Unsurprisingly, corporate polluters and their ideological allies are eager to block agencies from considering such co-benefits in their regulatory cost-benefit analyses. Basic mainstream economics demands their inclusion – lives saved are lives saved, after all, but damn it if they don't also help justify stronger regulations that are inconvenient to Big Business. Accordingly, the Trump EPA – under the leadership of former coal lobbyist Andrew Wheeler – hopes to use its attack on the MATS "appropriate and necessary" determination to set an agency precedent for disregarding co-benefits in future rulemakings.
In short, the assault on the MATS rule is part of the Trump EPA's broader effort to make it easier to use dirty accounting tricks – "mercury math" – to attack popular safeguards. Burying those attacks in the regulatory cost-benefit analysis for the rules will help them to cover their tracks by shielding their dastardly deeds from public scrutiny. Further buttressing this effort is the Trump EPA's separate rulemaking to overhaul how the agency conducts cost-benefit analyses for its Clean Air Act rules, which is likely to include a provision barring the use of co-benefits as well.
Along with CPR Member Scholars Dan Farber, Catherine O'Neill, and Rena Steinzor, I submitted comments criticizing the Trump EPA's proposed "mercury math" rule last year. (I've also been working with CPR's Member Scholars to track the Trump EPA's cost-benefit analysis overhaul rulemaking – for more on that, see here and here.) Those comments address three points we hope are considered during the House Oversight subcommittee's hearing on the Trump EPA's "mercury math" rule:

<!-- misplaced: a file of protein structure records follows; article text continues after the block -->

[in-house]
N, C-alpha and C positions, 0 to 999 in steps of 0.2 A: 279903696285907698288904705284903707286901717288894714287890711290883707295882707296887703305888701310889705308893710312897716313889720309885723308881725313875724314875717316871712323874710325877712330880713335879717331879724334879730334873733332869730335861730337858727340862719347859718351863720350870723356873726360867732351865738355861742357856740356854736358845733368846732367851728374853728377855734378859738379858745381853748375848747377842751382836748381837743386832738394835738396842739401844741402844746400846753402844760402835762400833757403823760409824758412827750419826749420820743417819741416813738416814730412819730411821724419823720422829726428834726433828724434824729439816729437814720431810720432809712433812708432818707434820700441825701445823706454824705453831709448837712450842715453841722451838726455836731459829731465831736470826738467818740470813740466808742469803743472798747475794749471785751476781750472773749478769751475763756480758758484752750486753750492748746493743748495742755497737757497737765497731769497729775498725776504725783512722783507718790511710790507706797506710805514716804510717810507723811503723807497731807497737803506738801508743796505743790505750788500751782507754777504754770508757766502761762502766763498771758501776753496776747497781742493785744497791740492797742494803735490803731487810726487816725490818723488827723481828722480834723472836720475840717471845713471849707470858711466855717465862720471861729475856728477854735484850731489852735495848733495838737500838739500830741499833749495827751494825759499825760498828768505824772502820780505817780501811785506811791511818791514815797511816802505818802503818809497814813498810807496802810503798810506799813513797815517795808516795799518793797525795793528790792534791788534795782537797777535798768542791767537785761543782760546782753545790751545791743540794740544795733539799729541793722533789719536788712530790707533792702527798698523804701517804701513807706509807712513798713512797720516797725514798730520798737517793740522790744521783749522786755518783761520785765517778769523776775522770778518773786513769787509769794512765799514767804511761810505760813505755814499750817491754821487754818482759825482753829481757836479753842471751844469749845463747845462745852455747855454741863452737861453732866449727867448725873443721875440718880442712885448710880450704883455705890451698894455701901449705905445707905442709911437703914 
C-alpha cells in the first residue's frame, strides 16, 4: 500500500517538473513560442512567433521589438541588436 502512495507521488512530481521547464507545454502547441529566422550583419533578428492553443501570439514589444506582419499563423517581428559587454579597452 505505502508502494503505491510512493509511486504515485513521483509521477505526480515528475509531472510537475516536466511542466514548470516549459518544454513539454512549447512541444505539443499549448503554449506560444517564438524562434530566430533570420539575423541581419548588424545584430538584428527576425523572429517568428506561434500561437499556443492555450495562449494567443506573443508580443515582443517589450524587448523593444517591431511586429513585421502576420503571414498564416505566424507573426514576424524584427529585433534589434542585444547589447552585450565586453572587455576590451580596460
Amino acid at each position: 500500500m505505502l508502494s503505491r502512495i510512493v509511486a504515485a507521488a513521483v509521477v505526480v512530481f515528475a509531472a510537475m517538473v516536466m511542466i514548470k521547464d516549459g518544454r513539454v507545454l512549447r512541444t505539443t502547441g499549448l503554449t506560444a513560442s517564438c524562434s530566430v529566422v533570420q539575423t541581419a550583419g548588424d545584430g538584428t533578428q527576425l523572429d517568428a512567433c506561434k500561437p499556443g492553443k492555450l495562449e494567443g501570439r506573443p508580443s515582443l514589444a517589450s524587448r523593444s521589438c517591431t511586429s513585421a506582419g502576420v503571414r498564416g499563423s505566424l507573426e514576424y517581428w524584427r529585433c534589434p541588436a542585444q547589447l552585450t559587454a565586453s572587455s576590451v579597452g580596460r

If the Trump EPA's "mercury math" rule – or really any of these attacks on children – had occurred just five or ten years ago, they would have shocked the nation's conscience. Indeed, recall less than 20 years ago when the public became outraged by the George W. Bush administration's attempt to undercut regulatory protections by using a "senior death discount" that treated the prevention of death of older Americans as worth less money in cost-benefit analyses. The public was so incensed that the Bush administration abandoned the effort, capable as it was of shame. But now, we have become so desensitized to the Trump administration's constant conveyor belt of cruelty that it barely even registers for most Americans when the EPA or any of the other agencies take actions that have the intent and effect of squeezing a few cents more worth of profit for the wealthiest, greediest, and most immoral corporations out of the health and well-being of our children.
And here we are. The damage that the Trump administration's assault on our safeguards will do to this and future generations of children is irreparable. The damage it has done to the character and integrity of this country, if not irreparable, is unlikely to be undone for several generations to come. This is not a good place to be, and it has not made America great.